• Pepper spray
  • Electronic Control Device (stun gun)
  • Air Horn / Whistle
  • Hands

Any of these can be used to defend yourself. Given the situation, different tools will be more applicable or effective. An air horn or whistle is great to alert the police that are 40 yards away, but, in the middle of getting punched, I would recommend a more hands on approach…

Some basic hand to hand skills and techniques will go a long way. You do not have to be a master martial artist to defend yourself against some addict looking for a hit. The appropriate amount force, applied properly can be enough to save your skin.

We will take a look at pepper spray in-depth another time, but let’s look at it briefly here. Pepper spray comes in many forms, shapes, brands, concentrations, etc.. However, they are all aerosols and the contents atomize upon release. One thing you need to be aware of, if you release it, you may get some too; especially if you are in a small area (car, room, etc.).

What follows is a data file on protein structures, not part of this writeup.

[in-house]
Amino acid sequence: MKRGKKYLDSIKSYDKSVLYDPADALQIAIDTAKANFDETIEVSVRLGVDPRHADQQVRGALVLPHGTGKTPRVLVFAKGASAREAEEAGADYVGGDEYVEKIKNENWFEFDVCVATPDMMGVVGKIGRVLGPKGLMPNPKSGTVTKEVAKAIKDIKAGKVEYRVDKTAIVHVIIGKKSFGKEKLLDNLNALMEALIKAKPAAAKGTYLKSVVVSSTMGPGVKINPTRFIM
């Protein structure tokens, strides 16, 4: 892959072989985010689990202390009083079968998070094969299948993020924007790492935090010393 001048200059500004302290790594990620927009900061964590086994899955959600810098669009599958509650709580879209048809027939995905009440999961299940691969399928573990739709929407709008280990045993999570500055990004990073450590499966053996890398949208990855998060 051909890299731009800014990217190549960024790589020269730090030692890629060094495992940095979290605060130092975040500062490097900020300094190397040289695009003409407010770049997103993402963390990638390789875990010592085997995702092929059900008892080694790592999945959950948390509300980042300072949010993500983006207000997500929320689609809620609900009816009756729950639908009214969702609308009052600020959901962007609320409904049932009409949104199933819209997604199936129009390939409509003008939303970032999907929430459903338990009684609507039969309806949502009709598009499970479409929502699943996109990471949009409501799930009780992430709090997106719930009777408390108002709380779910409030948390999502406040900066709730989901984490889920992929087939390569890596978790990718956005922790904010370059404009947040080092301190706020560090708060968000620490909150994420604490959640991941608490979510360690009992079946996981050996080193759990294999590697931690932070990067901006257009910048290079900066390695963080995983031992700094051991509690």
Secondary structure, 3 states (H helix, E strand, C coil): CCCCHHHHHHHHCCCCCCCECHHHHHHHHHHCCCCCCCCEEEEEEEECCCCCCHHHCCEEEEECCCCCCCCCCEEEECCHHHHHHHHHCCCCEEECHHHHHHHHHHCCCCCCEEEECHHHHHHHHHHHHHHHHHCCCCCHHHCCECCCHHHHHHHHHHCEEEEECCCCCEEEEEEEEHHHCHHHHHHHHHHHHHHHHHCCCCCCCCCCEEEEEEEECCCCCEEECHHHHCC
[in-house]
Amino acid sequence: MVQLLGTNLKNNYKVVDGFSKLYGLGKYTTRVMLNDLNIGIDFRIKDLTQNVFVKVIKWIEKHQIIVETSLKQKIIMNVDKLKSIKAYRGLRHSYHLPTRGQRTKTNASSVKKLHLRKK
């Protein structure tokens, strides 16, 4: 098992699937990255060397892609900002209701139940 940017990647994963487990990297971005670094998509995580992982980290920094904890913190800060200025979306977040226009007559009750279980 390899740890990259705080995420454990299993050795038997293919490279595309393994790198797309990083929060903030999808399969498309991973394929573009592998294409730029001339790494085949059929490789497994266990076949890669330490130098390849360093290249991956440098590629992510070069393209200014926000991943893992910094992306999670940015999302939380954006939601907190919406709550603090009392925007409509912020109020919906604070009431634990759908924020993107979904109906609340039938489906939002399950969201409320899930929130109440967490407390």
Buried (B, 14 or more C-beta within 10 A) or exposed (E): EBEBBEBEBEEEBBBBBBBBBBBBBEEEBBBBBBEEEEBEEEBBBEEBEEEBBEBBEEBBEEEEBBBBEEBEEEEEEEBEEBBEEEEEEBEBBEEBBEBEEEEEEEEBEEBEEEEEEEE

Pepper spray has a great ability to temporally “blind” the threat and cause panic, pain, and disorientation. It also works on animals such as dogs.

One benefit to having people around and having to defend yourself in a crowded area is: witnesses! Others will be able to substantiate your account of what happened. This will help law enforcement with their investigation.

Defending yourself or others in a crowded environment is not where you want to be. It stinks, no two ways about it. So, we have to have a plan going in and be wise about it! Know what is legal in your area before hand, and prepare yourself accordingly. Train and equip for defending yourself, especially without a gun, in a crowded environment. Consider the options for tools, and employ them!

What can we learn?

  • Shooting into a crowd = terrible idea
  • Lethal force is not always available, nor a good idea.
  • We are liable for all that we do, be careful and wise with your strategy.
  • Don’t always assume a gun is the best option.

Stay Sharp



One of my dreams is to hike a section of the Appalachian Trail. This trail about 2200 miles long running from Georgia to Maine, and takes several months to hike in its entirety. I have watched documentaries, read stories, looked at maps, etc. to get a feel for the experience. In my studies, I learned of a little shop at the top of a hill close to the southern trail head. A hiker would likely get to this shop within a couple of days. It is full of all kinds of random things, off the wall trinkets, obscure and expensive gadgets, and hiking equipment. It also is well stocked with the essential hiking equipment.